CBS CEO: ‘Hopper Can’t Exist’12 Sep, 2012 By: Erik Gruenwedel
CBS CEO Les Moonves left no doubt where he stands regarding Dish Network’s controversial ad-skipping technology offered on its new Hopper digital video recorder to subscribers.
Speaking Sept. 12 at the Bank of America-Merrill Lynch 2012 Media, Entertainment, Communications Conference in Beverly Hills, Calif., Moonves said that should Dish prevail in court later this month, CBS would take its programming off the satellite TV operator’s bundled programming.
“Hopper can’t exist,” Moonves said. “If Hopper exists and [Dish] want[s] to eliminate our commercials, we will not be in business with them. It’s pure and simple.”
Specifically, AutoHop allows Dish subscribers using the new Hopper DVR to voluntarily skip ads on recorded — not live — primetime programming. CBS, Fox, including 20th Century Fox Film Corp., and NBC Universal earlier this year filed separate lawsuits against Dish alleging that AutoHop infringes upon their content copyrights and breaches retransmission consent agreements, among other concerns.
Interestingly, Moonves said the DVR has become a boon to the TV industry whereby consumers can watch network programming on their schedules resulting in larger overall viewing audiences. While studies show that most viewers of recorded programming skip commercials, Moonves was adamant that without commercials — even on recorded programming — CBS couldn’t absorb the $3.5 million it spends to produce an episode of primetime programming.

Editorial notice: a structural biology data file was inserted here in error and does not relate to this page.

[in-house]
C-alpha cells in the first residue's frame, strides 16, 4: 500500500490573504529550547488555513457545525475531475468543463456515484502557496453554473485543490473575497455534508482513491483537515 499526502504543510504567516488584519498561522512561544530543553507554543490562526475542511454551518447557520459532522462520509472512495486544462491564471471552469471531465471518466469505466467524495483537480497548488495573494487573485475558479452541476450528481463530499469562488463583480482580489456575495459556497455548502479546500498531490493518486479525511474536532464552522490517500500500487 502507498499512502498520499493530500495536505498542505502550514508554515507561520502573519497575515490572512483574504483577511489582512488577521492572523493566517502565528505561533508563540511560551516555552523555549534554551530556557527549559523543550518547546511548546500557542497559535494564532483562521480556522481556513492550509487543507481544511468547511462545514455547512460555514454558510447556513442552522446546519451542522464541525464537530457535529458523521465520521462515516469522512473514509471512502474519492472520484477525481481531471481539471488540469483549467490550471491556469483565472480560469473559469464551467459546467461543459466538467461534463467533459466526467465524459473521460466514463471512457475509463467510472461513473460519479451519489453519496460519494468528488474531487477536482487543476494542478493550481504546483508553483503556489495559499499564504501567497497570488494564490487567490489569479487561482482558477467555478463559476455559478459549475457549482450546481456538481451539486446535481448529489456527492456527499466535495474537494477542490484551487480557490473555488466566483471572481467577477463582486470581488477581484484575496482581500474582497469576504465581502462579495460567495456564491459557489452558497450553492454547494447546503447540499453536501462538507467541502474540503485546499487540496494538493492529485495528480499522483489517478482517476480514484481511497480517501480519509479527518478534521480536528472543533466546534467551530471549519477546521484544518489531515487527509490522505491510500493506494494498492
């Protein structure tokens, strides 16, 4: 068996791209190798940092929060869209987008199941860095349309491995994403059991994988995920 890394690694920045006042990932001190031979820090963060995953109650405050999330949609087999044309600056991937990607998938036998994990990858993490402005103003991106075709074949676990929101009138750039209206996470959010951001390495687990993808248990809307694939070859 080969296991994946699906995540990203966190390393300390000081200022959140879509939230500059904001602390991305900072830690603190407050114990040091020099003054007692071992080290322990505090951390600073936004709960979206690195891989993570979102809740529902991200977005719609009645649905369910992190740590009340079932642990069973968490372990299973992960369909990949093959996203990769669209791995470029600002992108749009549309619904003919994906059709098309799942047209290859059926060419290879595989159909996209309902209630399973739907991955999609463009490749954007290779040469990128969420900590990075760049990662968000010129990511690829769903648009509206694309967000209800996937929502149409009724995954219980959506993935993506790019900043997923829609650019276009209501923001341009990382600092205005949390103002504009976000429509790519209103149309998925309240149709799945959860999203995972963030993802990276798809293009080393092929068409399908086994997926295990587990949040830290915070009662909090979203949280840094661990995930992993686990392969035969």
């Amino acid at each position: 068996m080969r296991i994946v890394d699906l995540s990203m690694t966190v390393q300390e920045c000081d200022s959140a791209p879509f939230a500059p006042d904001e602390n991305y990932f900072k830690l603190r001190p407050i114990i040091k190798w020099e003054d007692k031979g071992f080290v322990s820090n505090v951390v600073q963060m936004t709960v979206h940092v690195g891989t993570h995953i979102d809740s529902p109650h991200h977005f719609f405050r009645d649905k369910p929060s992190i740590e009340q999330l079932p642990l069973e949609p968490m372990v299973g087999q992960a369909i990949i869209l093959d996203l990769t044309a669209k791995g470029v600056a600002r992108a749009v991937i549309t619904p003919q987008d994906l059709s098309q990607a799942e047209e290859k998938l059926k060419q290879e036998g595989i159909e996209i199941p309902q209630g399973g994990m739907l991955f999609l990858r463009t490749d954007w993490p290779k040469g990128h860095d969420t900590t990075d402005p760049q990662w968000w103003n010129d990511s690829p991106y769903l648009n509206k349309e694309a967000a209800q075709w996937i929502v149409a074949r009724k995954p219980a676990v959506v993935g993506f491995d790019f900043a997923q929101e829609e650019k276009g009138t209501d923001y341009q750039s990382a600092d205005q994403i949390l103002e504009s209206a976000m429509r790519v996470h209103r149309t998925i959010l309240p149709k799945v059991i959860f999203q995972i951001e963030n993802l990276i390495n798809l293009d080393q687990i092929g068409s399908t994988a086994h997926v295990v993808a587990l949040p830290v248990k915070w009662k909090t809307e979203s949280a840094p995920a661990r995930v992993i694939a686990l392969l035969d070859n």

“That’s not how the ecosystem works,” he said. “If they want to continue on down that line then we will just not be on Dish. We will go elsewhere.”
Dish CEO Joesph Clayton said the networks should let the consumer decide whether s/he wants to watch commercials on recorded programming. Speaking at an event launching a new online political show with conservative commentator Glenn Beck, Clayton reportedly said networks should work with consumers through targetted advertising.
“The days of commercials as we know them are limited,” Clayton said, as reported by Deadline.com. “It’s not the 1950s any more.”
Moonves, who added CBS would pull its programming should New York-based Aereo-TV prevail in litigation to retransmit over-the-air TV programming to portable devices, said he doubts such doomsday scenarios will materialize. The executive said consumers seeking free programming without ads should watch user-generated fare on the Internet.
“CBS is not YouTube,” he said.